14. 5-String

    5-String Forum Resident

    Location:
    Sunshine State
    Or Tavener, or Part, or Hovhaness, man, there is so much variety in modern music, there is something for everyone, not all modern music is dissonant or chaotic.
     
  15. coopmv

    coopmv Newton 1/30/2001 - 8/31/2011

    Location:
    CT, USA
    No. But I have heard of them ...
     
  16. coopmv

    coopmv Newton 1/30/2001 - 8/31/2011

    Location:
    CT, USA
    Everything that is priced in Euro is a good deal these days and will remain so for a while ... :righton:
     
  17. J.A.W.

    J.A.W. Music Addict

    On this side of the pond, especially on the Continent some people are not too happy with the way the dollar/euro exchange rate is going.
     
  18. coopmv

    coopmv Newton 1/30/2001 - 8/31/2011

    Location:
    CT, USA
    No doubt when it comes to tech products, which are mostly priced in Dollar. The likes of BMW and MB will be raking in major profits. I own quite a good number of European stocks and expect them to do well ...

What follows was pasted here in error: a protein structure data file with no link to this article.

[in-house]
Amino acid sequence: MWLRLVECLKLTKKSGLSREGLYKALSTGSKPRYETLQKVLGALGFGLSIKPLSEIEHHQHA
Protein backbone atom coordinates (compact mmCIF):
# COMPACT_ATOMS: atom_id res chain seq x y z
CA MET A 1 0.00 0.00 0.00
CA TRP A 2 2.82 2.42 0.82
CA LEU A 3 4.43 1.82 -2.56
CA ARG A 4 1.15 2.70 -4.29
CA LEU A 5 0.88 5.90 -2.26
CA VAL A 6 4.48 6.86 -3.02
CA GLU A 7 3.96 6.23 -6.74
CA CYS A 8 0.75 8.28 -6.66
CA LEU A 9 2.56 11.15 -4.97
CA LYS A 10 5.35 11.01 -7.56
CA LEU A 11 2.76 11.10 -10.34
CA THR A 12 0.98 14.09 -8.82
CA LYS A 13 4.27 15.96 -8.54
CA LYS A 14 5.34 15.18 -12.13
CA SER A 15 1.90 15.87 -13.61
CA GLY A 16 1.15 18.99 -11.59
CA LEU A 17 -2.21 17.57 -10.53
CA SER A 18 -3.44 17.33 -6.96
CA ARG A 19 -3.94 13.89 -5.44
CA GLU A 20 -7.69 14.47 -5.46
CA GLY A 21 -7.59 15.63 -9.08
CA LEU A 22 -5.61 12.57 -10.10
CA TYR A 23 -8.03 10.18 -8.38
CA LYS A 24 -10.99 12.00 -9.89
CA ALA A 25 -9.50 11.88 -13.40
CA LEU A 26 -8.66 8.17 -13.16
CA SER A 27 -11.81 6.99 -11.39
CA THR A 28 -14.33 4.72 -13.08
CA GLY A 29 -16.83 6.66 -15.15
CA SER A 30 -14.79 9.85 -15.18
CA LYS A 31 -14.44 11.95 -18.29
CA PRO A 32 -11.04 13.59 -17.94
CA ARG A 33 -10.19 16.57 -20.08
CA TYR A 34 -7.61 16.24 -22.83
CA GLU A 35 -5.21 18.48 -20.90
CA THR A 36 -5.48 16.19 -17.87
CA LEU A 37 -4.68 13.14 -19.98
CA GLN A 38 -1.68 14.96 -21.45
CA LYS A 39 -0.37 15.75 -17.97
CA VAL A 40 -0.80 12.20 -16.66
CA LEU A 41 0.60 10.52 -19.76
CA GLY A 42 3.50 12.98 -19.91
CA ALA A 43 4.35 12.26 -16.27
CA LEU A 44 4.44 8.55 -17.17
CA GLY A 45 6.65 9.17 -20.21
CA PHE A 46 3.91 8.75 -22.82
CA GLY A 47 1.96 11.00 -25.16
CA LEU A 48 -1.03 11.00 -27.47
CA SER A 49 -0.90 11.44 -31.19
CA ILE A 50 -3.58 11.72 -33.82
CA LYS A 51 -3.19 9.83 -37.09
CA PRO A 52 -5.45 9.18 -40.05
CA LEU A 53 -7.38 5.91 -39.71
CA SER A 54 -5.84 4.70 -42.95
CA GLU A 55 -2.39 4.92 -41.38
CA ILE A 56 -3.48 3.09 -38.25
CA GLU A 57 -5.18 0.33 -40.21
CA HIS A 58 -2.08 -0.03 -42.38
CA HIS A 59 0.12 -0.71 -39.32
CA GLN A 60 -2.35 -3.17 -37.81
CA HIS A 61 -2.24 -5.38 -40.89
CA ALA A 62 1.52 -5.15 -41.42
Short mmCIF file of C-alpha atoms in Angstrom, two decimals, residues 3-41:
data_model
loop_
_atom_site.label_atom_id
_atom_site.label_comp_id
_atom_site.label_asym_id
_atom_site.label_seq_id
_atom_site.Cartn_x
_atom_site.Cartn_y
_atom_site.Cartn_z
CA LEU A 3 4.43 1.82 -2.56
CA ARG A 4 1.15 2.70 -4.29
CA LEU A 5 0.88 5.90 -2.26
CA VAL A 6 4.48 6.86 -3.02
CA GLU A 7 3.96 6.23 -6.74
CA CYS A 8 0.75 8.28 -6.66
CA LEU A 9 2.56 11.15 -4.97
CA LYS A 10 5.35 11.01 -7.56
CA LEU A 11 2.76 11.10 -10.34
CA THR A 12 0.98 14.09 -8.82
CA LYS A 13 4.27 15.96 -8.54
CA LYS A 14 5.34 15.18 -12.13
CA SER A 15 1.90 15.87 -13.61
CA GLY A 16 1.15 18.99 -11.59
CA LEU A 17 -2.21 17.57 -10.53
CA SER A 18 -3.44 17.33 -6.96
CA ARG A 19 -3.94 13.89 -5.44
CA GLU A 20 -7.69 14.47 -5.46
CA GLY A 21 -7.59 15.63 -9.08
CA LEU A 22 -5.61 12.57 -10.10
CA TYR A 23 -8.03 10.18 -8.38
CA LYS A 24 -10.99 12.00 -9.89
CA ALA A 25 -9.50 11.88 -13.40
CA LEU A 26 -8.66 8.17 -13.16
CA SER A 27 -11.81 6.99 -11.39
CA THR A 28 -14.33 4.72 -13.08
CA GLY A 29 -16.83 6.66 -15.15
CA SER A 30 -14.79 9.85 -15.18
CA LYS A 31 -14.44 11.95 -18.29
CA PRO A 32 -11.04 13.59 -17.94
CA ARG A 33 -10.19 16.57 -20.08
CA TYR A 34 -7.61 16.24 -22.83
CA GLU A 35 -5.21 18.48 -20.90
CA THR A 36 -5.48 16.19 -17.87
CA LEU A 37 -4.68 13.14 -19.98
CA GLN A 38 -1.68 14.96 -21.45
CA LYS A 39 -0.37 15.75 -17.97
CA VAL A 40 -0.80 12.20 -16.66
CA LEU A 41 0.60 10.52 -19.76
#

19. George P

    George P Forum Pianophile Thread Starter

    Location:
    NYC
    [​IMG]

    Now enjoying the 1930s recordings from the above box, from the final 3 CDs. The transfers are great, no excessive NR here. He also sounds more animated in these earlier recordings.

    CD 15 has an interview with the pianist and recordings of him playing his own compositions, including a concerto, a solo work and a number of songs for piano and soprano.
     
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  20. scompton

    scompton Forum Resident

    Location:
    Arlington, VA
    It's funny, I'm pretty much the opposite. I never bought that much modern classical in the past because I wanted to try before buying. My entree was percussion works which I've always loved. About 5 or 6 years ago, I started to use steaming services and discovers I loved a lot of modern classical. In the last couple of years, the vast majority of my classical purchases have been either modern or early music. Other than boxed sets, the only baroque, classical or romantic music I've bought have been very discounted.
     
  21. drh